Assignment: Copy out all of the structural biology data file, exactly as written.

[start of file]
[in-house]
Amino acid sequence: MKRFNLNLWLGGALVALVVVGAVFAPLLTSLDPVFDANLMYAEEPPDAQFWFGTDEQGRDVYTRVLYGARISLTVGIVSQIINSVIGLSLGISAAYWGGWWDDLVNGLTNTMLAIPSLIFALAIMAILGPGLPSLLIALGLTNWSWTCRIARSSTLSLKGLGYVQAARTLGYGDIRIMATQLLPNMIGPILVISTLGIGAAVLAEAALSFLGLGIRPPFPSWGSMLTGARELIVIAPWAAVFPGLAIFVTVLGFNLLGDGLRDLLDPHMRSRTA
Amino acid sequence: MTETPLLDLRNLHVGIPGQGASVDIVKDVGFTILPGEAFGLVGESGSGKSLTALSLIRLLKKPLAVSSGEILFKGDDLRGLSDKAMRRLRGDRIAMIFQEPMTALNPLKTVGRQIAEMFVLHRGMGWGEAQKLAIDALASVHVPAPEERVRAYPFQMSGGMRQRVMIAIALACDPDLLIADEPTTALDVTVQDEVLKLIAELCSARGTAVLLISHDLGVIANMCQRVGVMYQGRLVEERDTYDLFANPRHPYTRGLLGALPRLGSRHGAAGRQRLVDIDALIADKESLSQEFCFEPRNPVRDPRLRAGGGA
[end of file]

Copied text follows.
[in-house]
Amino acid sequence: MKRFNLNLWLGGALVALVVVGAVFAPLLTSLDPVFDANLMYAEEPPDAQFWFGTDEQGRDVYTRVLYGARISLTVGIVSQIINSVIGLSLGISAAYWGGWWDDLVNGLTNTMLAIPSLIFALAIMAILGPGLPSLLIALGLTNWSWTCRIARSSTLSLKGLGYVQAARTLGYGDIRIMATQLLPNMIGPILVISTLGIGAAVLAEAALSFLGLGIRPPFPSWGSMLTGARELIVIAPWAAVFPGLAIFVTVLGFNLLGDGLRDLLDPHMRSRTA
Amino acid sequence: MTETPLLDLRNLHVGIPGQGASVDIVKDVGFTILPGEAFGLVGESGSGKSLTALSLIRLLKKPLAVSSGEILFKGDDLRGLSDKAMRRLRGDRIAMIFQEPMTALNPLKTVGRQIAEMFVLHRGMGWGEAQKLAIDALASVHVPAPEERVRAYPFQMSGGMRQRVMIAIALACDPDLLIADEPTTALDVTVQDEVLKLIAELCSARGTAVLLISHDLGVIANMCQRVGVMYQGRLVEERDTYDLFANPRHPYTRGLLGALPRLGSRHGAAGRQRLVDIDALIADKESLSQEFCFEPRNPVRDPRLRAGGGA